Vancomycin is a commonly used alternative but judicious use is needed to help stem emergence of vancomycin-resistant strains of MSSA. Specific choice of antibiotics depends on local sensitivities and the clinical scenario.
    Consultation with an infectious disease expert may be necessary.

    Scrupulous attention to hand-hygiene practices are necessary to prevent spread particularly within institutions. Eradication of nasal carriage is sometimes attempted but is difficult to actually do; it is not routinely advised.
    Other treatments such as catheter removals, dressing changes, IVIG and antibody administration are also used in some cases.

    Questions for Further Discussion
    1. What are your local MRSA versus MSSA sensitivity patterns?
    2. What are the rates of neonatal Staphylococcus sp. infections in your local nursery?

    Related Cases

      Specialty: General Pediatrics | Infectious Diseases |Otolaryngology

      To Learn More
      To view pediatric review articles on this topic from the past year check PubMed.

      Evidence-based medicine information on this topic can be found at SearchingPediatrics.com, the National Guideline Clearinghouse and the Cochrane Database of Systematic Reviews.

      Information prescriptions for patients can be found at MedlinePlus for these topics: Staphlococcal Infections and MRSA.

      To view current news articles on this topic check Google News.

      To view images related to this topic check Google Images.

      Healy CM, Palazzi DL, Edwards MS, Campbell JR, Baker CJ. Features of invasive staphylococcal disease in neonates. Pediatrics. 2004 Oct;114(4):953-61.

      Fortunov RM, Hulten KG, Hammerman WA, Mason EO, Jr, and Kaplan SL. Community-Acquired Staphylococcus aureus Infections in Term and Near-Term Previously Healthy Neonates. Pediatrics. 2006;118;874-881.

      Venkatesh MP, Placencia F, Weisman LE. Coagulase-negative staphylococcal infections in the neonate and child: an update. Semin Pediatr Infect Dis. 2006 Jul;17(3):120-7.

      American Academy of Pediatrics. Staphlococcal Infections, In Pickering LD, Baker CJ, Long SS, McMillan JA, eds. Red Book: 2006 Report of the Committee on Infectious Diseases. 27th edit. Elk Grove Village, IL: American Academy of Pediatrics; 2006;598-610.

      ACGME Competencies Highlighted by Case

    • Patient Care
      1. When interacting with patients and their families, the health care professional communicates effectively and demonstrates caring and respectful behaviors.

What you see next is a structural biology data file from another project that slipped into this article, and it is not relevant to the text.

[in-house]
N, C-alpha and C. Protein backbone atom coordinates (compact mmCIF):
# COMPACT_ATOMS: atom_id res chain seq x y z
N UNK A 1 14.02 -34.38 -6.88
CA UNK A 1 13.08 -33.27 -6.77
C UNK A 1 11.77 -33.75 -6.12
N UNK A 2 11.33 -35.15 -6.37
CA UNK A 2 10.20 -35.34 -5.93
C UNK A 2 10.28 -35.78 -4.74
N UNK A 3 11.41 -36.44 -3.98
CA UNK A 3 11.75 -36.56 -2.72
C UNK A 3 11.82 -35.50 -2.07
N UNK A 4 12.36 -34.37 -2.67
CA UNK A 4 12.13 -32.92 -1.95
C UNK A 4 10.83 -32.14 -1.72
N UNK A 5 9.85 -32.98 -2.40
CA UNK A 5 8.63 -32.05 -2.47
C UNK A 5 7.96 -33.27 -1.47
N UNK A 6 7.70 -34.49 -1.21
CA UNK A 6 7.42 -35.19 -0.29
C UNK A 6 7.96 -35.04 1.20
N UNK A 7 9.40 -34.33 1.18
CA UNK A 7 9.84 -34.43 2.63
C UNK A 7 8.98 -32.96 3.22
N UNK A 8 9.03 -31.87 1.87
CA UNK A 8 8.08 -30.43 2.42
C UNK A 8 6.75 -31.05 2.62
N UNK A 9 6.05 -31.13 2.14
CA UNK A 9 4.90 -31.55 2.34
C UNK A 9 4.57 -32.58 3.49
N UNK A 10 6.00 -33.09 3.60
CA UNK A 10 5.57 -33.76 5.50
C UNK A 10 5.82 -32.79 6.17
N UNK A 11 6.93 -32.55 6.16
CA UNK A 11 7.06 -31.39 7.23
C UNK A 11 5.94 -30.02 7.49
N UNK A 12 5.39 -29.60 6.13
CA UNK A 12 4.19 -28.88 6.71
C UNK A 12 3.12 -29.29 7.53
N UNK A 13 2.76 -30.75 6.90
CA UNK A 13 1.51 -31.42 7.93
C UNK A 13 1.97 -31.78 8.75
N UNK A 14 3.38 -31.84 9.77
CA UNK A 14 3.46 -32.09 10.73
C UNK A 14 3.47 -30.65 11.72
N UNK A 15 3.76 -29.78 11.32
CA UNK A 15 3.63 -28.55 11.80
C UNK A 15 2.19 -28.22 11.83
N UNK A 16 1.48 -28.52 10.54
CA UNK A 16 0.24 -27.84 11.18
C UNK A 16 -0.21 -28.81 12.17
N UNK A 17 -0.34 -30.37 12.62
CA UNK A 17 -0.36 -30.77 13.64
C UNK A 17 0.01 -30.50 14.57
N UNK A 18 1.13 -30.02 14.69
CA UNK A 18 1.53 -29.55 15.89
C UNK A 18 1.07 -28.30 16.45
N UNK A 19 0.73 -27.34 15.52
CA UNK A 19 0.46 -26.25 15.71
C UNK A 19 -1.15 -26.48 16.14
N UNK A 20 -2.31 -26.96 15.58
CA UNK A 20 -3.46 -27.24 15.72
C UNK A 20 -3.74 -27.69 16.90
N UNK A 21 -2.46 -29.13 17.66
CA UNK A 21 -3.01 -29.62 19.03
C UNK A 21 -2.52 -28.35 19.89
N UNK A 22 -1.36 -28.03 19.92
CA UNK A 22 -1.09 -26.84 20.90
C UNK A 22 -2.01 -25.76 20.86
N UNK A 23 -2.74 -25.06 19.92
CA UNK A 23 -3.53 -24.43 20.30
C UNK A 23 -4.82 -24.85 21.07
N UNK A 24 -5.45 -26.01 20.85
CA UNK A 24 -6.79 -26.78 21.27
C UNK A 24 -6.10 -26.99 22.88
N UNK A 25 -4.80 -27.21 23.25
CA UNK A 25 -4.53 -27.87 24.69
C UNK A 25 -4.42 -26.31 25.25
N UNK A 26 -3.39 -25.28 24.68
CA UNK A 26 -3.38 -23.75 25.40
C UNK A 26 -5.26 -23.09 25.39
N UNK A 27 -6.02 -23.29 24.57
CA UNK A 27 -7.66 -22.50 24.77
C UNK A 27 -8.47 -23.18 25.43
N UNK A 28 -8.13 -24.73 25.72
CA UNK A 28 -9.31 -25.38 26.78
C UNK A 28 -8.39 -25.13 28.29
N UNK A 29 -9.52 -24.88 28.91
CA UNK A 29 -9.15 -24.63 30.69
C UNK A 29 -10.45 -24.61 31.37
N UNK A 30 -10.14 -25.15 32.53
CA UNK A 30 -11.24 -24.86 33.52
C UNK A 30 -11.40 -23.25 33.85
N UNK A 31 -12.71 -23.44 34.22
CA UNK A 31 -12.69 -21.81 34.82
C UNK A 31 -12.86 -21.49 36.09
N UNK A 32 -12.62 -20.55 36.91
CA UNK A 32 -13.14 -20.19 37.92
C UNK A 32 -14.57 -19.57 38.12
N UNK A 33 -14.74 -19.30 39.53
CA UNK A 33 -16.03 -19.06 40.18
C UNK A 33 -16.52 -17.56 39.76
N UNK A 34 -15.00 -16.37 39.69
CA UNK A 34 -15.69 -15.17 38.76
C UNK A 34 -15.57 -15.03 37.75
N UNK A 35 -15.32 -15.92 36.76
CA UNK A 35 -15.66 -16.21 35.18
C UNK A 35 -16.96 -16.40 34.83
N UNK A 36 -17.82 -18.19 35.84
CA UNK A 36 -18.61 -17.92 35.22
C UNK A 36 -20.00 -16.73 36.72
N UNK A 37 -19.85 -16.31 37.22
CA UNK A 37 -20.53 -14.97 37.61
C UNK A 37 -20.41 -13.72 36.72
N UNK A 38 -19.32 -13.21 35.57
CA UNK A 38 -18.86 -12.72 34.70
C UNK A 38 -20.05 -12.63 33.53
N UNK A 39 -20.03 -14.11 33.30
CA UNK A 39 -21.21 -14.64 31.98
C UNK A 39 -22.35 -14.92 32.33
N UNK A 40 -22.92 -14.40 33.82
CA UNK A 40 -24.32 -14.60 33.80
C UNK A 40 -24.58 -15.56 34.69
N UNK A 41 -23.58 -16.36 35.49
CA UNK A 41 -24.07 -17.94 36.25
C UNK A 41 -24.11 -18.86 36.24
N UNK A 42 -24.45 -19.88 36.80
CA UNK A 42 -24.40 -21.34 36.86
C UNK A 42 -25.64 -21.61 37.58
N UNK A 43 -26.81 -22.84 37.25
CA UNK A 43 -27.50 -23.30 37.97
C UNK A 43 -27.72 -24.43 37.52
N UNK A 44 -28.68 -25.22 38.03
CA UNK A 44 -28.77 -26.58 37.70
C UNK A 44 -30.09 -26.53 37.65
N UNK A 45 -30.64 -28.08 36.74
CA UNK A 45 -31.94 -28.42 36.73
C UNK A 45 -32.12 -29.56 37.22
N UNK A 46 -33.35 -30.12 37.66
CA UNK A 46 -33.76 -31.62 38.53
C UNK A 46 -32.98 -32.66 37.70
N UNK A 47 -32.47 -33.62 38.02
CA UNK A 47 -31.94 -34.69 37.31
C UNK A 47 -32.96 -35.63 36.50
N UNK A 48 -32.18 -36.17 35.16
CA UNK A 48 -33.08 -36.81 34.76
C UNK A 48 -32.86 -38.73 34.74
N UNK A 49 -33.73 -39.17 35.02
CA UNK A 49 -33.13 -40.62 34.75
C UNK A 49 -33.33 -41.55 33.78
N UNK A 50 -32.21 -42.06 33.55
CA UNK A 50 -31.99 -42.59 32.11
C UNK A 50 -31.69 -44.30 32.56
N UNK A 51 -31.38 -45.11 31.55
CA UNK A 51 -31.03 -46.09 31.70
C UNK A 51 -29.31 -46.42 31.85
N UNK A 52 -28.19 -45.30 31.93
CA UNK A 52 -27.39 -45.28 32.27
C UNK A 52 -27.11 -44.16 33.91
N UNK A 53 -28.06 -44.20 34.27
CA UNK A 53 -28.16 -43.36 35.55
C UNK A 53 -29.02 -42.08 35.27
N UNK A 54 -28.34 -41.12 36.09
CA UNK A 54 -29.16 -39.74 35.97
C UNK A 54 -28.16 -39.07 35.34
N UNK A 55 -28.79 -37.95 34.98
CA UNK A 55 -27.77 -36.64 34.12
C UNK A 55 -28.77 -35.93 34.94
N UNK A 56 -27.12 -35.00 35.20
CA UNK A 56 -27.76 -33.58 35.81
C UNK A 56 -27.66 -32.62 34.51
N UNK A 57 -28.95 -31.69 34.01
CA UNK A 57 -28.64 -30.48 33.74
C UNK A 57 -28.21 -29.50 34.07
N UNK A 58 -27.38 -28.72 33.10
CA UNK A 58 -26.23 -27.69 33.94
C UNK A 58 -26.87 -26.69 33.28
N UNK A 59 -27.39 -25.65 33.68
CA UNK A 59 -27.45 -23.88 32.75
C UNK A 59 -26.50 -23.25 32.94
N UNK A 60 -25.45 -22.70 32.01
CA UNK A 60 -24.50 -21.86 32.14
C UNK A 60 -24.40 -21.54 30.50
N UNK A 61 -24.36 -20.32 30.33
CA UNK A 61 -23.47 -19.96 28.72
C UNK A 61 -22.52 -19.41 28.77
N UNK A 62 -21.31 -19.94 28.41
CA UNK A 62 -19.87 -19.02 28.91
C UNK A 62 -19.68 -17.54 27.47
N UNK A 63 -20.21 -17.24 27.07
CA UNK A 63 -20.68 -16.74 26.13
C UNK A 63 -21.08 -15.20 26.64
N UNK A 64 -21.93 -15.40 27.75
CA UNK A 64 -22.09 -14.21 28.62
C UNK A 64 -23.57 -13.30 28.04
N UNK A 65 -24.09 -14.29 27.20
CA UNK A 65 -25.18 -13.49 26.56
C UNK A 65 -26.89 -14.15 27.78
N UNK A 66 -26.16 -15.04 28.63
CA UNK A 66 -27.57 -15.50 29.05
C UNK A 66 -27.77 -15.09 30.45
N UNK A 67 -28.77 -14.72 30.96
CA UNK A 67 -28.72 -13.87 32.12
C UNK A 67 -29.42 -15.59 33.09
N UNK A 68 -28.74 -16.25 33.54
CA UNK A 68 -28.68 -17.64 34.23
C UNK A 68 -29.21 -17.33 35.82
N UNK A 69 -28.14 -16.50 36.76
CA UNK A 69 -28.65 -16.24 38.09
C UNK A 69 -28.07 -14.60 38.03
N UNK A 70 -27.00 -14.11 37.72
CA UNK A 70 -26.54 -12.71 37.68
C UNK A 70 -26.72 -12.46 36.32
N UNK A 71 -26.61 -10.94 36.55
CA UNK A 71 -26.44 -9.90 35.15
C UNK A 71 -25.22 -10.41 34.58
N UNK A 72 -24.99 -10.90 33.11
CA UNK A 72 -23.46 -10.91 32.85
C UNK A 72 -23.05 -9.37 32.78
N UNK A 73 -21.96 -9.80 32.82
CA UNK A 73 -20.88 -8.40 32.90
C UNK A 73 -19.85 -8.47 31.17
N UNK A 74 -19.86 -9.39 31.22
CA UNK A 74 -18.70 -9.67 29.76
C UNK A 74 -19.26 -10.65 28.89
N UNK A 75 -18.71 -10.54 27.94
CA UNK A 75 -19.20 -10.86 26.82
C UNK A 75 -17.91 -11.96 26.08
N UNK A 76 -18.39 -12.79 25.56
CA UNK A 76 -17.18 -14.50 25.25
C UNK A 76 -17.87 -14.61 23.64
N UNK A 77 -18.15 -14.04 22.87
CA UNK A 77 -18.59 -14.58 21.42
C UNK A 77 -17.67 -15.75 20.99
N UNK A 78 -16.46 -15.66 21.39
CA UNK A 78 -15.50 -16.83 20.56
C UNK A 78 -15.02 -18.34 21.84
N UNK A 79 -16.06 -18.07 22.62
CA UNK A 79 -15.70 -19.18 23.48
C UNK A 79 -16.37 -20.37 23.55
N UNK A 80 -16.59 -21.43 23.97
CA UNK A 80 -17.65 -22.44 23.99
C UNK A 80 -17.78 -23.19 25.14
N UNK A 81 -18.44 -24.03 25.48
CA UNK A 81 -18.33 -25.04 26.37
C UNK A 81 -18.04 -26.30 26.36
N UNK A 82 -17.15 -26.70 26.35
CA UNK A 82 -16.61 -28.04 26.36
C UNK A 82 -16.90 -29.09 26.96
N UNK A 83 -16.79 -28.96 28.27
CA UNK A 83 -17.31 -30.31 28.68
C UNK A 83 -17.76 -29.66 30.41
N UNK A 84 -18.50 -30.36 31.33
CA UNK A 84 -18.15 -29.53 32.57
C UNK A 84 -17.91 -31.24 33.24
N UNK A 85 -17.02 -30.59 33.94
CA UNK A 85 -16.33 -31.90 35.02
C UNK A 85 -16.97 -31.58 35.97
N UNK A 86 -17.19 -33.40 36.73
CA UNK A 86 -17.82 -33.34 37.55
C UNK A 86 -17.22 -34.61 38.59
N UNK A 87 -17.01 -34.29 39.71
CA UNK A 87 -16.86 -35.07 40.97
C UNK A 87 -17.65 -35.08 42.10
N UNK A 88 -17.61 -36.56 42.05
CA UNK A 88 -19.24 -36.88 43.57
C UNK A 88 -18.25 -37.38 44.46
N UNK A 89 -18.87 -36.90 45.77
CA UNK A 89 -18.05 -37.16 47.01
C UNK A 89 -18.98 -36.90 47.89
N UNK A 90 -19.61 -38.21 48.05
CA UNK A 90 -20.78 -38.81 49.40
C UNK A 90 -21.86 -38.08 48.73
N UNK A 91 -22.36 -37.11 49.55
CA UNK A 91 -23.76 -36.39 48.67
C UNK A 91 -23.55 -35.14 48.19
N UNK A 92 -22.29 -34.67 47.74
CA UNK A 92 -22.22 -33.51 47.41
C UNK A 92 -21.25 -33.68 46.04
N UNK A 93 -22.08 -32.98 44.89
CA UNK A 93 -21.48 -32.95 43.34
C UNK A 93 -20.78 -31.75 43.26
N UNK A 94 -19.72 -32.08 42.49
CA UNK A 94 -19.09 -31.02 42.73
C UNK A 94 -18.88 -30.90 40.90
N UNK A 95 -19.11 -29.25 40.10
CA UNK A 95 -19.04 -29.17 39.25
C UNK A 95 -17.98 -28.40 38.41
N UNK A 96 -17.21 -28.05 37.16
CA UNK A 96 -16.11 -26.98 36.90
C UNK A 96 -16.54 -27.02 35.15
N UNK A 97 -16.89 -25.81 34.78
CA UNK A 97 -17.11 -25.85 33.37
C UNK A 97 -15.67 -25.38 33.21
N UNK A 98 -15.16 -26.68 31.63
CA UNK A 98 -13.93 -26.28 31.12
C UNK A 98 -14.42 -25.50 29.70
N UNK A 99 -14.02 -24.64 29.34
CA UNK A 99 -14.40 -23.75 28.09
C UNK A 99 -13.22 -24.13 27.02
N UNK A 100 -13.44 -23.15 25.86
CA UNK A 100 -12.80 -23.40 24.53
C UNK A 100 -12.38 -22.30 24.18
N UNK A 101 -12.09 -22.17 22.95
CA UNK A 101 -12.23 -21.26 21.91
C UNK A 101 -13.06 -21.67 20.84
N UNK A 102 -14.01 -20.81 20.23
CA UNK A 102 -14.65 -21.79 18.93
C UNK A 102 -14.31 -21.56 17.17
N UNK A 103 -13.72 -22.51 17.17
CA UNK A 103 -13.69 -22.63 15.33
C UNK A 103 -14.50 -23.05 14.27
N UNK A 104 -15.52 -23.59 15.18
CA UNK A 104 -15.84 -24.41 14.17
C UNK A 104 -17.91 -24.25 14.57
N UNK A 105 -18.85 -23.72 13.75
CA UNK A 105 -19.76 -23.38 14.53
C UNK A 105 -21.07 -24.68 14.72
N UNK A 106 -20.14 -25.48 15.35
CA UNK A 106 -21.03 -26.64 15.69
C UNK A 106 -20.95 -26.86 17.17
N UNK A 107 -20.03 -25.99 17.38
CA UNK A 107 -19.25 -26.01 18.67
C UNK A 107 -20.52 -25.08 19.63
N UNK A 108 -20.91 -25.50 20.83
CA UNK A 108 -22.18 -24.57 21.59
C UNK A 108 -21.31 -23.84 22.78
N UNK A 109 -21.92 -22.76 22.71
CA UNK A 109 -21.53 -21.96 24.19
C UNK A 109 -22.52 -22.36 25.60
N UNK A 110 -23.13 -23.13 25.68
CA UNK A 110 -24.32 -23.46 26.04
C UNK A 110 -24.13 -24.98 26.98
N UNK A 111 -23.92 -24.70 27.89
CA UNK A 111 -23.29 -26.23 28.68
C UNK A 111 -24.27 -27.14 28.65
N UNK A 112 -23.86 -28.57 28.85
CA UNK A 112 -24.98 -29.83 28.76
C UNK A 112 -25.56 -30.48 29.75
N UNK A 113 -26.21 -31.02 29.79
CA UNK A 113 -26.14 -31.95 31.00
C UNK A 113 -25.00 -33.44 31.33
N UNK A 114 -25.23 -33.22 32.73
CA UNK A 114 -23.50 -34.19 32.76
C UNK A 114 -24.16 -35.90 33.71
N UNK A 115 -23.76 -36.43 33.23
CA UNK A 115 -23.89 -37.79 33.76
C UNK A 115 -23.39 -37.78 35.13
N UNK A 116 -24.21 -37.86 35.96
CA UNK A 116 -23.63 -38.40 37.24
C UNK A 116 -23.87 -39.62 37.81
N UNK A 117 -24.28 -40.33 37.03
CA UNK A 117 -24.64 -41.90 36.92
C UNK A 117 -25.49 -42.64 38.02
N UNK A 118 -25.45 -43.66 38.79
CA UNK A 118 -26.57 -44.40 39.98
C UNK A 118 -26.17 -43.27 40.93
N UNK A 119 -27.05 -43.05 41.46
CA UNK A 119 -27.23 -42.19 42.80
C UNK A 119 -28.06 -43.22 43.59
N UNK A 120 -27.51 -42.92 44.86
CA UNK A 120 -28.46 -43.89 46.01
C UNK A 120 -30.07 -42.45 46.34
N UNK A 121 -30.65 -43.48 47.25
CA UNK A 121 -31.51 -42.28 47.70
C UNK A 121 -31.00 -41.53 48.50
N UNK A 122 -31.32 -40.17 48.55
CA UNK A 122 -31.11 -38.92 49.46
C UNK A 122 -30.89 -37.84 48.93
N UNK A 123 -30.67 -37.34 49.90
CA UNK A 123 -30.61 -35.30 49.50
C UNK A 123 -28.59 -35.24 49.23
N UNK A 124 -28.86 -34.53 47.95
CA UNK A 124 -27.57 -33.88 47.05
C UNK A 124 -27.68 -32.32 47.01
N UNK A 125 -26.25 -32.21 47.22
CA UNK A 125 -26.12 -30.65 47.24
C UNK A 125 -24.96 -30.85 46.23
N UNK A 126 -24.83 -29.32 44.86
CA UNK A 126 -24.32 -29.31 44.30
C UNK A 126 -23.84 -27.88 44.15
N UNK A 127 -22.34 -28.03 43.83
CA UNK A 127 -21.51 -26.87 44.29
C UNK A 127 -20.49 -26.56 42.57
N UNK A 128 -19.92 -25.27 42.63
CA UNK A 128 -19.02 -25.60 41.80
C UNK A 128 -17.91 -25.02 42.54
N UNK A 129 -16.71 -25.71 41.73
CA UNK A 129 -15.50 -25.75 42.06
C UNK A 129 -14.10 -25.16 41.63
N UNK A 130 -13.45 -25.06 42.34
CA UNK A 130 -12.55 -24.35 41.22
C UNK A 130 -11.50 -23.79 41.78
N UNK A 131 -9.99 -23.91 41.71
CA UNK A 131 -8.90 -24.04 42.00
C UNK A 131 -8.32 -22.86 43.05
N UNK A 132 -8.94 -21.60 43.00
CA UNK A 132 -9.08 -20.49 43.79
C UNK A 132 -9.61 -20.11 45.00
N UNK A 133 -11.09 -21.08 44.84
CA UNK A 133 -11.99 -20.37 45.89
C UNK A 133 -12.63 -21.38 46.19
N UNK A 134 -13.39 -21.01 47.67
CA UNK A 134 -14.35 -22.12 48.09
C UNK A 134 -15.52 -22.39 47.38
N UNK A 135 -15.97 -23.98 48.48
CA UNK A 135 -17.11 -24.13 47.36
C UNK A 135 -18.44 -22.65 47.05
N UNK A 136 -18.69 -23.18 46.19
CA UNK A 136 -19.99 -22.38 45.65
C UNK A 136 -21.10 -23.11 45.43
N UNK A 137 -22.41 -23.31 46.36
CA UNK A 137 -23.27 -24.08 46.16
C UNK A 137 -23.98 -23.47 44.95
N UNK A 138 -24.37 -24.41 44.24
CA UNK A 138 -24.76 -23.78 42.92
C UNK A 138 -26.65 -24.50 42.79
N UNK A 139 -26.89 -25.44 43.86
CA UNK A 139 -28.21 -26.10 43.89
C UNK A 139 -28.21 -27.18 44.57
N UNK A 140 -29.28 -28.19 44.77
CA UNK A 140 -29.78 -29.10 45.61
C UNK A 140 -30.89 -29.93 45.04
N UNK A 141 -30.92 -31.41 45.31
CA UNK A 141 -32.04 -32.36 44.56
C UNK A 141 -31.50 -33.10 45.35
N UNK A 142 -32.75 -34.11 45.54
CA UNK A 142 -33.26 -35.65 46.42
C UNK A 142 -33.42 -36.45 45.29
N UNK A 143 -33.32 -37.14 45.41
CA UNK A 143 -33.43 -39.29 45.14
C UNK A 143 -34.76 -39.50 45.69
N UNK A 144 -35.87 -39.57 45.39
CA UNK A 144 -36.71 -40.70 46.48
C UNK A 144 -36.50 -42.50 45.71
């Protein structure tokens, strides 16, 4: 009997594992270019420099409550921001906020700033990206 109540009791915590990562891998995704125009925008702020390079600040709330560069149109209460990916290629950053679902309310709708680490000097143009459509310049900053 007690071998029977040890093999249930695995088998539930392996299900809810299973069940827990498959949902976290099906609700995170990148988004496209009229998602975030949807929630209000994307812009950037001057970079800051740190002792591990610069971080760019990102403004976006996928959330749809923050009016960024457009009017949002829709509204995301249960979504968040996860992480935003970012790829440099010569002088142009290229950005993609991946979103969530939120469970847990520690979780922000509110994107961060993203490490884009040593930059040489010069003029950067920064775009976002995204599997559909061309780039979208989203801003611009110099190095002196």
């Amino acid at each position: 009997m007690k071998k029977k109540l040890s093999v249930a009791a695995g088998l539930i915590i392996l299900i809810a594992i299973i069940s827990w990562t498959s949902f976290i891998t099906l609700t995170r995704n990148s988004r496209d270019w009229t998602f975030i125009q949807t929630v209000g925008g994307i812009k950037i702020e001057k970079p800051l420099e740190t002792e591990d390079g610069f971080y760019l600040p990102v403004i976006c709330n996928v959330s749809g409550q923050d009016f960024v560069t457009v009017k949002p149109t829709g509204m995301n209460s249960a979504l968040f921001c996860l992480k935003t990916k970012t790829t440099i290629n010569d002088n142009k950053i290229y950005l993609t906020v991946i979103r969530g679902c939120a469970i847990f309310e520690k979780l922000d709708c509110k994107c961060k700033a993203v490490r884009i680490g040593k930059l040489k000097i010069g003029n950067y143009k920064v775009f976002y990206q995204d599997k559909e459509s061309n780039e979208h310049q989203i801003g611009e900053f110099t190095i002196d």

2. Essential and accurate information about the patients’ is gathered.
      3. Informed decisions about diagnostic and therapeutic interventions based on patient information and preferences, up-to-date scientific evidence, and clinical judgment is made.
      4. Patient management plans are developed and carried out.
      5. Patients and their families are counseled and educated.
      7. All medical and invasive procedures considered essential for the area of practice are competently performed.
      8. Health care services aimed at preventing health problems or maintaining health are provided.
      9. Patient-focused care is provided by working with health care professionals, including those from other disciplines.

    • Medical Knowledge
      10. An investigatory and analytic thinking approach to the clinical situation is demonstrated.
      11. Basic and clinically supportive sciences appropriate to their discipline are known and applied.

    • Practice Based Learning and Improvement
      13. Information about other populations of patients, especially the larger population from which this patient is drawn, is obtained and used.

    • Systems Based Practice
      24. Cost-effective health care and resource allocation that does not compromise quality of care is practiced.
      25. Quality patient care and assisting patients in dealing with system complexities is advocated.
      26. Partnering with health care managers and health care providers to assess, coordinate, and improve health care and how these activities can affect system performance are known.

      Author
      Donna M. D’Alessandro, MD
      Professor of Pediatrics, University of Iowa Children’s Hospital